About three thousand years ago, a wise man named Agur said, “There are three things which are too wonderful for me, yes, four which I do not understand.”
Really? I used to think. Only four? Of course, he did pick four good ones.1
I recently considered some of the ways I benefit from prayer. I was especially reflecting on various aspects of stability and clarity—inner poise and grace—that prayer adds to my life. In keeping with Agur’s group of four, here are my top four gains.
Peace. Sometimes I face circumstances over which I have no control. There is nothing I can do tangibly to fix the problem, but I desperately want to do something. When I have committed the situation to prayer, I have confidence that I have taken the most effective action I could. This helps me to focus not on my inabilities or on the complexities of the difficult situation, but on God, who is able to do above and beyond what I could ask or think.2 Knowing that I have placed a matter in His loving and capable hands brings peace.
Freedom. No one knows me better than God. There is nothing about my thoughts or actions or motives that is hidden from Him. He knows the best of me and the worst of me, and He still showers His love on me in abundance. Especially when I am hurting, it’s both liberating and healing to be able to blurt it all out to God—the good, the bad, the ugly, the questions, the pain, the need for forgiveness, the desire to make things right. I don’t have to restrain my emotions or censor myself when I am talking to Him. He sees my heart and has promised to guide me as I look to Him.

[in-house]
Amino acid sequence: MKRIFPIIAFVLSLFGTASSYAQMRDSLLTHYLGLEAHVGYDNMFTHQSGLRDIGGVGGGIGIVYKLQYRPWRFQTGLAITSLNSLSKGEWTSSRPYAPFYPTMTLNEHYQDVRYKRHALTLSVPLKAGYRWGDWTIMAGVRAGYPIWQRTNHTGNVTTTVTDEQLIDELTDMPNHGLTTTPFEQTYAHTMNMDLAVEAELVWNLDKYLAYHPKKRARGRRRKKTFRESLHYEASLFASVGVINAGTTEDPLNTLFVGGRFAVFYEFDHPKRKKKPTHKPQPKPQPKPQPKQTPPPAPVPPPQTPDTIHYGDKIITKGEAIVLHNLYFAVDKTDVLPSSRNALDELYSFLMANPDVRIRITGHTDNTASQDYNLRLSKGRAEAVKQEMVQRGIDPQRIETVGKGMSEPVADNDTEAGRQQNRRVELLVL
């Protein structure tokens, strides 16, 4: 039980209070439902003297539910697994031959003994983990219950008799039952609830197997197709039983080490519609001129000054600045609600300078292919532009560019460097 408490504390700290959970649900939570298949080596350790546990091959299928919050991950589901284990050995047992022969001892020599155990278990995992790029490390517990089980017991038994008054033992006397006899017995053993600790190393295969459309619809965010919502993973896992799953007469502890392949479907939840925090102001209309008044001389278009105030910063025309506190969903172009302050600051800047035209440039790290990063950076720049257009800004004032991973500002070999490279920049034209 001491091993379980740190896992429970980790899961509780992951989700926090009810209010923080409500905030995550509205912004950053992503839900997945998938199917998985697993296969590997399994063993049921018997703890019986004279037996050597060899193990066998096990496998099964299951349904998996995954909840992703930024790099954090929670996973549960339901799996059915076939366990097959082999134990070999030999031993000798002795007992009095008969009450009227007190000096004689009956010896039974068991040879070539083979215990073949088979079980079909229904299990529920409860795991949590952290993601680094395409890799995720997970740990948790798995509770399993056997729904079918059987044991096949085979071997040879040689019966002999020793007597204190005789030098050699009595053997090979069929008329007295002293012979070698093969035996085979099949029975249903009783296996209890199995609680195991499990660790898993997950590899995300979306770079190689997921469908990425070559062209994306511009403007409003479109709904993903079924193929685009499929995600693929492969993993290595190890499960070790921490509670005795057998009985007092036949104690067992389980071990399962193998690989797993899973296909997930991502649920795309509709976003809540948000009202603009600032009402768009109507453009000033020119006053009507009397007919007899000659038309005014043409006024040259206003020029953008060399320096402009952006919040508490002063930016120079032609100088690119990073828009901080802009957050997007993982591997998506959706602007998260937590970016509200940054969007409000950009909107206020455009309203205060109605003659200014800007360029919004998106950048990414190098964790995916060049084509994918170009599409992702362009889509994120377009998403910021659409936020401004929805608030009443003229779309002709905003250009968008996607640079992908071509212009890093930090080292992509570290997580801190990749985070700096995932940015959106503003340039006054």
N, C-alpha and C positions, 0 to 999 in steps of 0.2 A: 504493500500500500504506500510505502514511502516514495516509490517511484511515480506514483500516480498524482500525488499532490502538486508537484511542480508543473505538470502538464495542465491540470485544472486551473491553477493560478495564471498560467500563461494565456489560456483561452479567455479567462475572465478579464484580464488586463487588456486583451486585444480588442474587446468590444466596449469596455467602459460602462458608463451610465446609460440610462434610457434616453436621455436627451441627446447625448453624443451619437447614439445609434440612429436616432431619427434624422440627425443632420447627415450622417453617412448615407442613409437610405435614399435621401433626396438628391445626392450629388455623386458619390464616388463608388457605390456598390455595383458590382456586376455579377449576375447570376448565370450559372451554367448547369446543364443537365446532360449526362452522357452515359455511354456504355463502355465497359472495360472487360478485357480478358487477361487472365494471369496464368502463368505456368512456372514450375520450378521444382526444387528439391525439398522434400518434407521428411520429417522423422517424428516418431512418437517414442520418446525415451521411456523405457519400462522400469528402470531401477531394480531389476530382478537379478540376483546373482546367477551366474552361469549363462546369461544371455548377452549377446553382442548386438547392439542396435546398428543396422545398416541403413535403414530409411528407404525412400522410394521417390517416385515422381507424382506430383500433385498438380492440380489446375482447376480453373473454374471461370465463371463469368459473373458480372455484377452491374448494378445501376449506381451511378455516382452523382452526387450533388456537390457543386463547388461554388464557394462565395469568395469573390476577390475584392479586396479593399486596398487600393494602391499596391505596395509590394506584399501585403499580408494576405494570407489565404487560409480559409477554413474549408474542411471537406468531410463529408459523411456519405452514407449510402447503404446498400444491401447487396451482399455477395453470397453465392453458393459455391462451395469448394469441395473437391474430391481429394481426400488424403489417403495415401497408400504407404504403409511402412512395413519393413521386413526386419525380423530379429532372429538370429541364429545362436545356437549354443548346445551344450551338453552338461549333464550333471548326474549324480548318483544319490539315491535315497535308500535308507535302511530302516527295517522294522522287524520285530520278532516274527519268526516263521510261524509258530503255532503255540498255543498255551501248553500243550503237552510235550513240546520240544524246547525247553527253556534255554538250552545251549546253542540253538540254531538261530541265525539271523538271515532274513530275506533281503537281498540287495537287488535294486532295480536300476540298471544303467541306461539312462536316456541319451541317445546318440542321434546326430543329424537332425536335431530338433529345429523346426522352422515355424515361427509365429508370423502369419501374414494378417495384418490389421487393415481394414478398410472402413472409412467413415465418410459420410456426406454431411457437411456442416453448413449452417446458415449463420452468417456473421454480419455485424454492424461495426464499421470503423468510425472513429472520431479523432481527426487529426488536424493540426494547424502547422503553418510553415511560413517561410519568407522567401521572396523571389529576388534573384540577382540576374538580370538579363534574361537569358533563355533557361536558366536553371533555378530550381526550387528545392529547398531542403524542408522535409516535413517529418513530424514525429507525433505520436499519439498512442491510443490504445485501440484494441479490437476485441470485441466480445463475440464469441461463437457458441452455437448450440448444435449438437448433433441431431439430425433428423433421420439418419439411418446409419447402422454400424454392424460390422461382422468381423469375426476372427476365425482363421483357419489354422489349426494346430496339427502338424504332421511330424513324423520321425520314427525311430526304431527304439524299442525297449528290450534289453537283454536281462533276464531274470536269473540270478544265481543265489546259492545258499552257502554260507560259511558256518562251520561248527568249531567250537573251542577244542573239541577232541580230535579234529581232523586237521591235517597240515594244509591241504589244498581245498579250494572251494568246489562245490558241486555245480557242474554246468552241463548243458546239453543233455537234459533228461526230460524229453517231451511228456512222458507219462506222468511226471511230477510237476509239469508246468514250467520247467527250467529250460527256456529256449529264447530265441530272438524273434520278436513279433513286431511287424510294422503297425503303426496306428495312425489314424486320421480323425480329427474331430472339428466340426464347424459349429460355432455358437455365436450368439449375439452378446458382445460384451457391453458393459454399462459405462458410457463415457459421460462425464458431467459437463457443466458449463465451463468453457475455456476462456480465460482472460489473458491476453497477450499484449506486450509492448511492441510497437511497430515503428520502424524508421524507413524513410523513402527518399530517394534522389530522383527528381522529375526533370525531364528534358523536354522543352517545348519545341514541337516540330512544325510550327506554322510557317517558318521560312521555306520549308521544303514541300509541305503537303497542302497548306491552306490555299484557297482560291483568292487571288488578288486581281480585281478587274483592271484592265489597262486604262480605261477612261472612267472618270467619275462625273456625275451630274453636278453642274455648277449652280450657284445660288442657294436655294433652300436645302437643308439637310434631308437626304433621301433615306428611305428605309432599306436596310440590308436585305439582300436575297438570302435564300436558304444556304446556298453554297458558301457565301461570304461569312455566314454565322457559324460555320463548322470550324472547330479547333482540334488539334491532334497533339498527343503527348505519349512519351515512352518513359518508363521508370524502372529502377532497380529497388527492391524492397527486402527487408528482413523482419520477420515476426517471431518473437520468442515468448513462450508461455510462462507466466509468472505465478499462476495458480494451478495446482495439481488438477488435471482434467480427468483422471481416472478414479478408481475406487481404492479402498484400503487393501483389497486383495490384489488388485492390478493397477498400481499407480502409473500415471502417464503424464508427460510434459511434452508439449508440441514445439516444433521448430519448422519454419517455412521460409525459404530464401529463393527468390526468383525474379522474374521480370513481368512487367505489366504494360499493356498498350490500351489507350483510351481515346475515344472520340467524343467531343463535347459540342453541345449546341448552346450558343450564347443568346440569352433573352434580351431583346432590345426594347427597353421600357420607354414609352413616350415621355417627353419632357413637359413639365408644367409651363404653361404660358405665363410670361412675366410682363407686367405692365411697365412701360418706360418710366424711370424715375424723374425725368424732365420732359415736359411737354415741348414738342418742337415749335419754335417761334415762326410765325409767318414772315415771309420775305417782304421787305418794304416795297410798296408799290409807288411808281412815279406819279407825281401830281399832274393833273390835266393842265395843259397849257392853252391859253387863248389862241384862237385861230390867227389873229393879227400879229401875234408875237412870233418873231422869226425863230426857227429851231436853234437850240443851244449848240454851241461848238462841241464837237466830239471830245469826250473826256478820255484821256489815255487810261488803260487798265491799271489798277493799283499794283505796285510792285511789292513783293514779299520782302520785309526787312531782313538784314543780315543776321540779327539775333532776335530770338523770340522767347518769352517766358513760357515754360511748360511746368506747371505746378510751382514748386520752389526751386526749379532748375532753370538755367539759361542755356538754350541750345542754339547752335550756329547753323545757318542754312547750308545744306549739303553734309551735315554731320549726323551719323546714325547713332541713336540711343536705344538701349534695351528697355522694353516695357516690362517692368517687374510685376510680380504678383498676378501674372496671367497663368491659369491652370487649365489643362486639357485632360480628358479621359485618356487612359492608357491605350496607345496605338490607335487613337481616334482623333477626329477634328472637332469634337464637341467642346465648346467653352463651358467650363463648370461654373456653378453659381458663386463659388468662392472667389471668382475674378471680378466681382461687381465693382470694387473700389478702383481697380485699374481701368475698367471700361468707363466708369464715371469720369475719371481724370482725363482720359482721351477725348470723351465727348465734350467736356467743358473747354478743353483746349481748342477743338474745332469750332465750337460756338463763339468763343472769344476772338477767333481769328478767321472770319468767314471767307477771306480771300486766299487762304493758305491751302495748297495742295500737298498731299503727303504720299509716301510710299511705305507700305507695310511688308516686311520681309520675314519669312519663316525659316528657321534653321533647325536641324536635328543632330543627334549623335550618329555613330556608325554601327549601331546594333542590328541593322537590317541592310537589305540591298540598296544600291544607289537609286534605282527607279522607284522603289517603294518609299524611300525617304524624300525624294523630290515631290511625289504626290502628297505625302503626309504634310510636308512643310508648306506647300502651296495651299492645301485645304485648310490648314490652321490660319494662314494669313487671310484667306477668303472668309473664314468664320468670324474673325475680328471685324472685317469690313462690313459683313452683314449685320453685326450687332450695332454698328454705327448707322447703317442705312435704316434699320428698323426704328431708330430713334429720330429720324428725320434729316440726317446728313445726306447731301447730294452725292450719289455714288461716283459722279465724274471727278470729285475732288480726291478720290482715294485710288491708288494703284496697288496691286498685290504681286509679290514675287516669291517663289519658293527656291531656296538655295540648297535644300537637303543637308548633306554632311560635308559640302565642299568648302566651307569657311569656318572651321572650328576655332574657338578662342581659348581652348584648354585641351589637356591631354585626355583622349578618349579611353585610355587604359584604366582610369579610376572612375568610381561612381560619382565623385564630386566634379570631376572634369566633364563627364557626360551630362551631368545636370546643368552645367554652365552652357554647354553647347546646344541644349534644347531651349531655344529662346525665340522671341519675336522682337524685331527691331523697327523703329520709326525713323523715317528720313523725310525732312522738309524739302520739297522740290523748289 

Perspective. Prayer helps me to think about my problems against the backdrop of God’s power. I am “under the shadow of the Almighty.”3 I am asking “the everlasting God, the Creator of the ends of the earth”4 for assistance. His power and understanding are infinite; my problems and needs are minuscule in the face of His greatness. Prayer also causes me to reflect on the needs of others who face hardships far greater than mine, which helps me to realign my position toward God and others.
Completeness. There’s a kind of holistic sense of well-being that comes from responding to a problem with both practical and spiritual action. It can be a rewarding experience to support someone else in prayer.